|Publication number||US6030146 A|
|Application number||US 09/026,453|
|Publication date||Feb 29, 2000|
|Filing date||Feb 19, 1998|
|Priority date||Feb 19, 1998|
|Publication number||026453, 09026453, US 6030146 A, US 6030146A, US-A-6030146, US6030146 A, US6030146A|
|Inventors||Wayne L. Nicolen, Jerry M. Kulas, Dale E. Walriven|
|Original Assignee||Nicolen; Wayne L., Kulas; Jerry M., Walriven; Dale E.|
|Export Citation||BiBTeX, EndNote, RefMan|
|Patent Citations (12), Referenced by (2), Classifications (7), Legal Events (8)|
|External Links: USPTO, USPTO Assignment, Espacenet|
The present invention relates to an underwater diving tank for supplying air or other breathable gas to a diver and, more particularly, to a buoyancy compensator device for an underwater diving tank.
Scuba divers typically use a conventional aluminum or steel compressed air breathing tank (scuba tank) strapped on the diver's body with the tank located on the diver's back. Such scuba diving tanks are well known and available commercially.
Scuba divers generally prefer to swim under water at an optimum swimming attitude where the diver's body is generally horizontal. The air tank strapped to the diver's back initially will be in a position generally parallel relative to the diver's desired horizontal body orientation as schematically shown, for example, in FIG. 1A. However, as the scuba diver swims underwater over a period of time, air in the tank is consumed and results in the tank becoming more buoyant and assuming a less than optimum attitude relative to the diver's body as schematically shown, for example, in FIG. 1B. In particular, the end of the air tank remote from the diver's head typically will rise relative to the diver's body as a result of consumption of air. The increased buoyancy of the air tank tends to buoy the diver's body toward an inclined angle as also schematically shown in FIG. 1B. The diver then must exert extra effort in order to try to maintain the optimum horizontal swimming attitude under water.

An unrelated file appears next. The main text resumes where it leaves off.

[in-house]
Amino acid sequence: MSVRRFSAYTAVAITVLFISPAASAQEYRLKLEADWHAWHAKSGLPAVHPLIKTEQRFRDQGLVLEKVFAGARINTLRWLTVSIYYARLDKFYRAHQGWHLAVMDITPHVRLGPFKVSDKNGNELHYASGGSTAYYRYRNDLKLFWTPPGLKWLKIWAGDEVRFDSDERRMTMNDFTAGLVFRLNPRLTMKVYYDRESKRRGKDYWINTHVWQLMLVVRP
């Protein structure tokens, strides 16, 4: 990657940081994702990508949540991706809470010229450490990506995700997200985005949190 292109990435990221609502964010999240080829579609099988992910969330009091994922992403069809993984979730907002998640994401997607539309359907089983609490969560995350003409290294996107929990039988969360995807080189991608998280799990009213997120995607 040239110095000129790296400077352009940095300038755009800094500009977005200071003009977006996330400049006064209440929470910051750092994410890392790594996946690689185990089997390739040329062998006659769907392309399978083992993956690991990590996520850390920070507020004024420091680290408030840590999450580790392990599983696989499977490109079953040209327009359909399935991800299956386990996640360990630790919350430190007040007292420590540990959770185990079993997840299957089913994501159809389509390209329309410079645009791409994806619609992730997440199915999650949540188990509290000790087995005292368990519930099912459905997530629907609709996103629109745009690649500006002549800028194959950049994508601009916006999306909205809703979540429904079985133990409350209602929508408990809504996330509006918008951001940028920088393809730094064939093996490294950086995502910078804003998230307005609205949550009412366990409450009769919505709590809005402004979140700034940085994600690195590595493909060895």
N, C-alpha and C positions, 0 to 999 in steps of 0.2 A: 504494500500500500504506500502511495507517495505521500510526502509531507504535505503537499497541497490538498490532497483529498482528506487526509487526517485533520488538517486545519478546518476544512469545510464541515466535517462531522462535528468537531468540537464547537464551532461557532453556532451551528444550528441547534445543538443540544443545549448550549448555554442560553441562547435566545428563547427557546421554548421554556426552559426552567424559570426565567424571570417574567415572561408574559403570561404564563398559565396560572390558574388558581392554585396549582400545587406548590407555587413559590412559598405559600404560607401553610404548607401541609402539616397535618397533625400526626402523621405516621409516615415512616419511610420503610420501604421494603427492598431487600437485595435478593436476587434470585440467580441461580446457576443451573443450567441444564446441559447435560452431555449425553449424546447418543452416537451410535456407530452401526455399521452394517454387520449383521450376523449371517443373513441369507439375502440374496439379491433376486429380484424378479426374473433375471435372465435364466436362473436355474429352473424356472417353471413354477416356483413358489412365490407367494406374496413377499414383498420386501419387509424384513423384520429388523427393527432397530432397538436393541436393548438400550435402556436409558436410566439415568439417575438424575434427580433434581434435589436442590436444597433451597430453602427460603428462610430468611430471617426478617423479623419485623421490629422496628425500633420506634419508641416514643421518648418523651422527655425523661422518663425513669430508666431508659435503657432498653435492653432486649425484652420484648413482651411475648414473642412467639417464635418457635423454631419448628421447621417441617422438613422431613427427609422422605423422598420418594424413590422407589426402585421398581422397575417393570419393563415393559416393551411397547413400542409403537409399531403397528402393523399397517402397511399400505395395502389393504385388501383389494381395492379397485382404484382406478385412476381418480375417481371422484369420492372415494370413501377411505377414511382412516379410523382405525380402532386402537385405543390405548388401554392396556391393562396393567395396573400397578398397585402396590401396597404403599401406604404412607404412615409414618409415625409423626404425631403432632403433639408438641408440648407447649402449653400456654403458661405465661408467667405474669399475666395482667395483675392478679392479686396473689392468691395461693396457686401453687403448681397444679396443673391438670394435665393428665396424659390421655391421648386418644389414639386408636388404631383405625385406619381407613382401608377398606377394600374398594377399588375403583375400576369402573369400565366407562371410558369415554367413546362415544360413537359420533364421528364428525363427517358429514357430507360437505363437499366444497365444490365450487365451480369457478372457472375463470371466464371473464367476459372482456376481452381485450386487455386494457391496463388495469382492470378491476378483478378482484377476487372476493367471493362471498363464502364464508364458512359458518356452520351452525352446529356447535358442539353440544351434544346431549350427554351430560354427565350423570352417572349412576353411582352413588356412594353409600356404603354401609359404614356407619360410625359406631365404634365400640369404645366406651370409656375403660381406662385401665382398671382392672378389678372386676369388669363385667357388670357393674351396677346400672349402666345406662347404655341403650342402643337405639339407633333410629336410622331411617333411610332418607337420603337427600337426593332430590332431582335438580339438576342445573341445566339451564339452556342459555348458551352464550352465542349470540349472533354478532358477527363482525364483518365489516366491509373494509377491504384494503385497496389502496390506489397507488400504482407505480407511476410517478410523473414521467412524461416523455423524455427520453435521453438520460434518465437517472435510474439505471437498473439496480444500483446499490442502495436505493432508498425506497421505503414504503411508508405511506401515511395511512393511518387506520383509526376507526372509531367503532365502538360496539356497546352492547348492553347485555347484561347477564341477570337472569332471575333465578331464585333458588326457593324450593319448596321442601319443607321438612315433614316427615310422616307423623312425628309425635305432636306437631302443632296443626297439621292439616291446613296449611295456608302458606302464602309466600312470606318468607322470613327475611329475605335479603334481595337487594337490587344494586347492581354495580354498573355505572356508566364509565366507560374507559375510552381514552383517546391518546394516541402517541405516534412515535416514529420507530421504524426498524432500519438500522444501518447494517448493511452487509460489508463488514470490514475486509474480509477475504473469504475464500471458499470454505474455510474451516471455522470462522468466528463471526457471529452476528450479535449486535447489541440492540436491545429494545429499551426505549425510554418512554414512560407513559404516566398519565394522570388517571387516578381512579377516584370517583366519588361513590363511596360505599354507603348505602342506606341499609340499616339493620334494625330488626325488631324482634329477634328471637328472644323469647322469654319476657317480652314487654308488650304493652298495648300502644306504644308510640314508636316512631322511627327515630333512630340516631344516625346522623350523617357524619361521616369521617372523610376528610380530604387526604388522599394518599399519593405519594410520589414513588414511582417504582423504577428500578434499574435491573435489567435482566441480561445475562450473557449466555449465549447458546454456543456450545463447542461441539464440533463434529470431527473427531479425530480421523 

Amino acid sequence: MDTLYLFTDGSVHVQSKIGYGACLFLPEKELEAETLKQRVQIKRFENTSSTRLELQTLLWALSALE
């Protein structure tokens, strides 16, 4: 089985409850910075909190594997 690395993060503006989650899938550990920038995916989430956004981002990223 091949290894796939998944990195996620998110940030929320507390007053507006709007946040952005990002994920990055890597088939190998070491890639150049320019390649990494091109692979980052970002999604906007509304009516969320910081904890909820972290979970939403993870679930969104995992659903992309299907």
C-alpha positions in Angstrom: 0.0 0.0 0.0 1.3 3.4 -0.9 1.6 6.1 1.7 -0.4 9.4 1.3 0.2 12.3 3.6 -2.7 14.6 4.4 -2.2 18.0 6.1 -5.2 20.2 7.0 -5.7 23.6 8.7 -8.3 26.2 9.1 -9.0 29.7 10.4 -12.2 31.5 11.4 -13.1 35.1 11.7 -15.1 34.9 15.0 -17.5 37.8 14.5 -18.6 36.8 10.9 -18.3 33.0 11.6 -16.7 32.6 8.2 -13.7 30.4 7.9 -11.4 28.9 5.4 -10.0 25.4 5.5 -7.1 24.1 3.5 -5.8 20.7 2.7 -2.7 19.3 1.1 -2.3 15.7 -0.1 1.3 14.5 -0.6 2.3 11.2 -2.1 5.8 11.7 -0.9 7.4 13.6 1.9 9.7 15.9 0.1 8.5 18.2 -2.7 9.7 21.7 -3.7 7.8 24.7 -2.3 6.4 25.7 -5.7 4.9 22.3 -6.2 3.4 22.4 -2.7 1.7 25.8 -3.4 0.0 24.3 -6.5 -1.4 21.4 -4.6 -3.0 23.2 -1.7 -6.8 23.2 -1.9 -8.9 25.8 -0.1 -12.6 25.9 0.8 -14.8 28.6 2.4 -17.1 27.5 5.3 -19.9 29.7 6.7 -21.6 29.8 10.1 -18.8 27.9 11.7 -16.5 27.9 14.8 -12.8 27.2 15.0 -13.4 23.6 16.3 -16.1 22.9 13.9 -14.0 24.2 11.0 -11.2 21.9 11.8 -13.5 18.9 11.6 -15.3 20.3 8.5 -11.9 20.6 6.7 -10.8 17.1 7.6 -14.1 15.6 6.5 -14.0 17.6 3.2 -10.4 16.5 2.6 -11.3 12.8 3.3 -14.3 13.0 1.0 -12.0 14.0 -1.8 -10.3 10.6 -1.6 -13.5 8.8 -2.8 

Diving equipment manufacturers have attempted to address this problem of increased tank buoyancy over diving time and resultant loss of optimum diver's swimming attitude by adding ballast weight to the tank. However, ballast weight has been added to the tank outer diameter at locations where the diver cannot readily eject the ballast in an emergency situation when the diver needs to surface rapidly and/or where the ballast positioned at a location relative to the tank that is less than effective at overcoming the problem of tank buoyancy, requiring increased ballast weight in order to address the tank buoyancy problem.
It is an object of the present invention to provide an underwater breathing tank with a buoyancy compensator that overcomes the aforementioned problem of tank buoyancy in a manner that permits the diver to readily jettison or eject ballast weight in a situation when the diver needs to surface rapidly.
It is another object of the present invention to provide an underwater breathing tank with a buoyancy compensator that overcomes the aforementioned problem of tank buoyancy by providing ballast weight at a location on the tank that improves the effect of the ballast weight.
The present invention provides a tank buoyancy compensator for an underwater breathing tank wherein the buoyancy compensator comprises in one embodiment of the invention a ballast boot having a tubular portion to receive the end of the tank remote from the diver's head and tank regulator. The ballast boot includes an end portion that includes weight retention means for releasably retaining one or more ballast weights on the end portion and means operable by the diver for releasing the weight retention means to jettison the weight(s) from the boot, for example, when the diver experiences an emergency situation.